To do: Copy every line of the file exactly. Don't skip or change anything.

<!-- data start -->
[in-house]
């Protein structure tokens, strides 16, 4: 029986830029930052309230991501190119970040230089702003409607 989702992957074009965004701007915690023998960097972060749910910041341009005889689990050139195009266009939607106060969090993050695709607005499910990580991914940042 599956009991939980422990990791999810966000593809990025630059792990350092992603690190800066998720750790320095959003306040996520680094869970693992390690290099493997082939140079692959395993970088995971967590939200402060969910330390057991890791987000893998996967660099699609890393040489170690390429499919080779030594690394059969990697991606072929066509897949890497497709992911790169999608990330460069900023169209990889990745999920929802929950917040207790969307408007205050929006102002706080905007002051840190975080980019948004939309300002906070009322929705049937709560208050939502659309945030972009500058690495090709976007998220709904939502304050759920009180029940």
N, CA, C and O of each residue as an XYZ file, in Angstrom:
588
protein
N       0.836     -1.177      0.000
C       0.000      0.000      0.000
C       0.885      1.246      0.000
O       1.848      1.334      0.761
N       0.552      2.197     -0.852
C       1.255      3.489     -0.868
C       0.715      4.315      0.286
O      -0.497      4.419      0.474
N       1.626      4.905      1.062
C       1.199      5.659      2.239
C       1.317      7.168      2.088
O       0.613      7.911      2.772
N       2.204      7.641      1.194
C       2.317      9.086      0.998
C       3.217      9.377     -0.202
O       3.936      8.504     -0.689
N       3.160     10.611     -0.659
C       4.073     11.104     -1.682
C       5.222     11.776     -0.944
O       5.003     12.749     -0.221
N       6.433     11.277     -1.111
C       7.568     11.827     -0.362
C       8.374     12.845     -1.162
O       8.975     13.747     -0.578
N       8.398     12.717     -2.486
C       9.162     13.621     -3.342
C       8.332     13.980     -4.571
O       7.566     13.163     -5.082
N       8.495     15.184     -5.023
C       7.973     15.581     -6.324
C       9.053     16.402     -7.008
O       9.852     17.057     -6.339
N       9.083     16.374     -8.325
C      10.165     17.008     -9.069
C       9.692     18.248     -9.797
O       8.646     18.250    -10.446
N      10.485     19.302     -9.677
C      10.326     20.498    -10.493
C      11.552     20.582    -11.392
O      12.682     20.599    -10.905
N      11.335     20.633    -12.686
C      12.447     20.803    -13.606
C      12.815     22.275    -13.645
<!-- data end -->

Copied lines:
[in-house]
């Protein structure tokens, strides 16, 4: 029986830029930052309230991501190119970040230089702003409607 989702992957074009965004701007915690023998960097972060749910910041341009005889689990050139195009266009939607106060969090993050695709607005499910990580991914940042 599956009991939980422990990791999810966000593809990025630059792990350092992603690190800066998720750790320095959003306040996520680094869970693992390690290099493997082939140079692959395993970088995971967590939200402060969910330390057991890791987000893998996967660099699609890393040489170690390429499919080779030594690394059969990697991606072929066509897949890497497709992911790169999608990330460069900023169209990889990745999920929802929950917040207790969307408007205050929006102002706080905007002051840190975080980019948004939309300002906070009322929705049937709560208050939502659309945030972009500058690495090709976007998220709904939502304050759920009180029940």
N, CA, C and O of each residue as an XYZ file, in Angstrom:
588
protein
N       0.836     -1.177      0.000
C       0.000      0.000      0.000
C       0.885      1.246      0.000
O       1.848      1.334      0.761
N       0.552      2.197     -0.852
C       1.255      3.489     -0.868
C       0.715      4.315      0.286
O      -0.497      4.419      0.474
N       1.626      4.905      1.062
C       1.199      5.659      2.239
C       1.317      7.168      2.088
O       0.613      7.911      2.772
N       2.204      7.641      1.194
C       2.317      9.086      0.998
C       3.217      9.377     -0.202
O       3.936      8.504     -0.689
N       3.160     10.611     -0.659
C       4.073     11.104     -1.682
C       5.222     11.776     -0.944
O       5.003     12.749     -0.221
N       6.433     11.277     -1.111
C       7.568     11.827     -0.362
C       8.374     12.845     -1.162
O       8.975     13.747     -0.578
N       8.398     12.717     -2.486
C       9.162     13.621     -3.342
C       8.332     13.980     -4.571
O       7.566     13.163     -5.082
N       8.495     15.184     -5.023
C       7.973     15.581     -6.324
C       9.053     16.402     -7.008
O       9.852     17.057     -6.339
N       9.083     16.374     -8.325
C      10.165     17.008     -9.069
C       9.692     18.248     -9.797
O       8.646     18.250    -10.446
N      10.485     19.302     -9.677
C      10.326     20.498    -10.493
C      11.552     20.582    -11.392
O      12.682     20.599    -10.905
N      11.335     20.633    -12.686
C      12.447     20.803    -13.606
C      12.815     22.275    -13.645